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Mushrooms: The Story Behind this Fungi

October, 2012 · By Coryanne Ettiene

I have long since been amazed at how our tastes are dictated by our surroundings and the people who influence us the most. While traveling in the People’s Republic of China, I sat at a family table and watched with endless fascination while children devoured chicken feet with unabashed enthusiasm equally as much as they popped mushrooms into their mouths like they were popping cherries. I remember that meal with such clarity, I had just returned from a 42 hour hard seat train journey nearly dead from lack of food and confident that I would eat anything sat before me….sadly the menu coupled with my delicate palate left me staring at a bowl with steamed rice. Despite my many attempts, chicken feet were simply not the culinary delight I could learn to love, and thanks to my aunt who assured me that eating mushrooms was a fate worse than death, I had never met a mushroom that would touch my lips. If only that 20 something woman could see me today while I stand over the kitchen sink licking my fingers as I pop mushroom after mushroom into my mouth enjoying every burst of Umami.

What I love most about food is not just the taste, but the history behind it. For example, it was not until I started working with the Mushroom Council that I discovered that Umami is the fifth basic taste after sweet, salty, bitter and sour. Derived from the Japanese word umai, meaning “delicious,” Umami (pronounced oo-MAH-mee) is described as a savory, brothy, rich or meaty taste sensation. And low and behold, the humble mushroom is a rich source of Umami. The list of fascinating mushroom facts is endless, for example, did you know:

  • The darker the mushroom the more Umami it contains.
  • Fresh mushrooms should never be frozen, but frozen sautéed mushrooms will keep for up to one month in the freezer.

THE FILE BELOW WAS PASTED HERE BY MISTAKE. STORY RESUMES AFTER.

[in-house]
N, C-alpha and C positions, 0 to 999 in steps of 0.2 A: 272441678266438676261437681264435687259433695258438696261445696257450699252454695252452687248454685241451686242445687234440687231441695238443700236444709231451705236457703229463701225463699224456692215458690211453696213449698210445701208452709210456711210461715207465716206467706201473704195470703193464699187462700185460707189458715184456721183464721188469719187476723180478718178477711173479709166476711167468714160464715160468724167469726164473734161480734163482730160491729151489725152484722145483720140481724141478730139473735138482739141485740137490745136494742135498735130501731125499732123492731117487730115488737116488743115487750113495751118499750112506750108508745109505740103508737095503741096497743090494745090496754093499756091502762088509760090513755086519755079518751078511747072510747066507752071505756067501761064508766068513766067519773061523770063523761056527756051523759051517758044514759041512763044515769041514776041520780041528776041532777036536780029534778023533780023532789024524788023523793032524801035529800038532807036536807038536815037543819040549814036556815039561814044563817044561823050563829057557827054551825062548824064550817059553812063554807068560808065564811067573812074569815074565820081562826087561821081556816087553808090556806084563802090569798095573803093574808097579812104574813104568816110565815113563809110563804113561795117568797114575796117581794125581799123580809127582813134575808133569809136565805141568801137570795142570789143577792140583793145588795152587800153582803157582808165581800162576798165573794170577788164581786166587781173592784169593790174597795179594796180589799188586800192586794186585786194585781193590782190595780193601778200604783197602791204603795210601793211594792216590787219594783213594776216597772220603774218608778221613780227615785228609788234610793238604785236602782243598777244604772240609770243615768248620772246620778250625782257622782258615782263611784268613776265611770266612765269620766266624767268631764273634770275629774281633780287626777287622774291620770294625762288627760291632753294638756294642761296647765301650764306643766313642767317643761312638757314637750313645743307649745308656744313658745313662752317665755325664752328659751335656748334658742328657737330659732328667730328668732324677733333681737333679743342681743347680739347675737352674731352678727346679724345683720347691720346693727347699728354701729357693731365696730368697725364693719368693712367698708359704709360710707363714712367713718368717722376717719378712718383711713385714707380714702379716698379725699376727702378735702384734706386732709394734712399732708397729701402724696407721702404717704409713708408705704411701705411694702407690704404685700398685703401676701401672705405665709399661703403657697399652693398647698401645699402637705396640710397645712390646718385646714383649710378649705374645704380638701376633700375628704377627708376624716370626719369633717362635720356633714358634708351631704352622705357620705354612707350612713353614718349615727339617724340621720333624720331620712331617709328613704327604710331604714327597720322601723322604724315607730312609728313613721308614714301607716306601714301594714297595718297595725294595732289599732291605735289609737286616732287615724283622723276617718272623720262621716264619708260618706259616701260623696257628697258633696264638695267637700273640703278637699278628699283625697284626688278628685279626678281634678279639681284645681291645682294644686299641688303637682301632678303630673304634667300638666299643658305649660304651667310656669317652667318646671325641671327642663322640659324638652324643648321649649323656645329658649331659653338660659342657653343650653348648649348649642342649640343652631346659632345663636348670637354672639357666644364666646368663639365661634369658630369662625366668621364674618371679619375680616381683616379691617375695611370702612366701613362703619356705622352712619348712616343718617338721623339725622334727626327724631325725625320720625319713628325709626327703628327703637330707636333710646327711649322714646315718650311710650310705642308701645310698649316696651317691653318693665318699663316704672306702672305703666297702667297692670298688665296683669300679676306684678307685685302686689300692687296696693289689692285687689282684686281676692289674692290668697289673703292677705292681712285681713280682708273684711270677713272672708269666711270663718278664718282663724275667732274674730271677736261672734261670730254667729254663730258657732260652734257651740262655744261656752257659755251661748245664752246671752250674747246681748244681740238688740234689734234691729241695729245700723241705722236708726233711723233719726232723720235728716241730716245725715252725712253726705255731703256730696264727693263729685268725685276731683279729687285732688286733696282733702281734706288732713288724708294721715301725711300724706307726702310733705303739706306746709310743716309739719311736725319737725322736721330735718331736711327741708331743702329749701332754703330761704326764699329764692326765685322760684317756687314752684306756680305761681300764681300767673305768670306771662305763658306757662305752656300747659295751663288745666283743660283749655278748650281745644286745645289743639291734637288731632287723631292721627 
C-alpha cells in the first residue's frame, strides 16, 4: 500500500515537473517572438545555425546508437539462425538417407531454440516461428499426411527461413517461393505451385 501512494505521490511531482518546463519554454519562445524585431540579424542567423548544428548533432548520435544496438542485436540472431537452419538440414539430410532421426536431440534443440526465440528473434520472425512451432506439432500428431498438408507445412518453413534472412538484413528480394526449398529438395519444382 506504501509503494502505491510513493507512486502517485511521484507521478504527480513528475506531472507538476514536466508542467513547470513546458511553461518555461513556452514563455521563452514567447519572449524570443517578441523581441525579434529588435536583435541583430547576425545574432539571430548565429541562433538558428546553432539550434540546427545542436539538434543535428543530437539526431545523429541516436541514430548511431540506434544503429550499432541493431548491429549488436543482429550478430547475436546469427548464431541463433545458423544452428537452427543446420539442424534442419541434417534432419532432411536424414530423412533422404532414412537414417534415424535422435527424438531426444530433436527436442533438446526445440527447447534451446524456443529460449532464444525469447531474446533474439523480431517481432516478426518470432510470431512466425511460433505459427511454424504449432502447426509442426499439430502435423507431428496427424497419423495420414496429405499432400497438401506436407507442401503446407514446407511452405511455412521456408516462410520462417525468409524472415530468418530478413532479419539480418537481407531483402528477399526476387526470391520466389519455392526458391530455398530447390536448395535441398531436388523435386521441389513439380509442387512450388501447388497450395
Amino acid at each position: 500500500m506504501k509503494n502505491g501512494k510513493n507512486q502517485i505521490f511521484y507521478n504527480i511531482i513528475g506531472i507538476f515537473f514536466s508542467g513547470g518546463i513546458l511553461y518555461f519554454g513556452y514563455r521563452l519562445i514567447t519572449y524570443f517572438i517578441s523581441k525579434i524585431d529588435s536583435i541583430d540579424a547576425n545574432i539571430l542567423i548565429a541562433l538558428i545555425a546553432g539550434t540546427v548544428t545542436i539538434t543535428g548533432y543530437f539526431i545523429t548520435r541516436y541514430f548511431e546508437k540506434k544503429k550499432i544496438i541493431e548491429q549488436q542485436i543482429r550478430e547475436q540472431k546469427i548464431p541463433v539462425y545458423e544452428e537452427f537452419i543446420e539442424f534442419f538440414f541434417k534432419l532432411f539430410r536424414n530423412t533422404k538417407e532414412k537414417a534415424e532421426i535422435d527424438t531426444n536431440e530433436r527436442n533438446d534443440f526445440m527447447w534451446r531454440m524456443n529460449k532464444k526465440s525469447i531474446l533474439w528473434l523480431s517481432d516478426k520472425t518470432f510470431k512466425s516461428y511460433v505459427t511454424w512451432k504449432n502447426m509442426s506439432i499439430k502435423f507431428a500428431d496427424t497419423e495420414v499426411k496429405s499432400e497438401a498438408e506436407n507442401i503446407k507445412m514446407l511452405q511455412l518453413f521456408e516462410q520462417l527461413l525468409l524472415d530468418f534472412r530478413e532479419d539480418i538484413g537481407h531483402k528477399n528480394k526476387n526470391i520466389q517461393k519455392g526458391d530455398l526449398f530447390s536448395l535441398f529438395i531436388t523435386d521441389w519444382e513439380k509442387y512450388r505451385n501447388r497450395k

• Cultivated mushrooms are grown indoors, allowing us to enjoy them seasonally 12 months out of the year.
  • When storing mushrooms, keep them in a cool dark place.
  • Mushrooms store for longer when loose in a brown paper bag.
  • Researchers at City of Hope, a leading cancer institute, have linked mushrooms with cancer fighting agents that may help slow the growth of breast tumors. Making it a super food that everyone will be reaching for in the coming months.

And to think I have been avoiding this gem my whole life… but I digress, pop over and view the Mushroom Council’s National Mushroom Month Pinterest board that showcases 30 days of mushroom facts to learn everything there is to know about this delicate delight that I have quite simply fallen in love with thanks to this Mighty Marinated Mushrooms recipe created by One Perfect Bite featured on the City of Hope Facebook page.  

 

The Mighty Mushroom recipe uses a handful of ingredients and takes hardly any time at all, making it not only a simple entertaining dish, but a healthy choice that your guests will adore.

Ingredients

  • 1 pound fresh cremini or white button mushrooms
  • 2 tablespoons extra virgin olive oil
  • 3 tablespoons white wine vinegar, or to taste
  • 1/2 teaspoon granulated sugar2 cloves fresh minced garlic
  • 1/4 cup minced red onion
  • 3/4 teaspoon dried oregano or marjoram
  • 2 tablespoons fresh minced parsley
  • Kosher salt, to taste
  • 1/2 teaspoon each black peppercorns and coriander seeds
  • Optional garnish: 1 tablespoon drained, chopped pimento

Click here for the full recipe and cooking directions to create your own  Mighty Mushrooms.

With the holiday season approaching, I am on the hunt for simple and healthy seasonal canapes, and this Mighty Marinated Mushrooms recipe ticks every box.  Great warm or chilled, simply ditch your fork, and spear each mushroom to give your guests a nibble between sips at your next cocktail party.  For more great mushroom recipes, visit the City of Hope on Facebook…with my sudden love of mushrooms, we might just bump into one another there.

Since 2002, the Mushroom Council (also known as The Mushroom Channel) has supported City of Hope’s breast cancer research, treatment and education programs through annual contributions $50,000 towards studies on breast cancer and mushrooms. Support this ongoing collaboration and research by buying the City of Hope pink till mushroom packs on sale the entire month of October in honor of Breast Cancer Awareness Month.

This post has been compensated as part of a collaborative blog effort to share information about the Mushroom Council  and their support of Breast Cancer Awareness Month. They supplied the factual information behind the story, whilst the food commentary is all my own.

 

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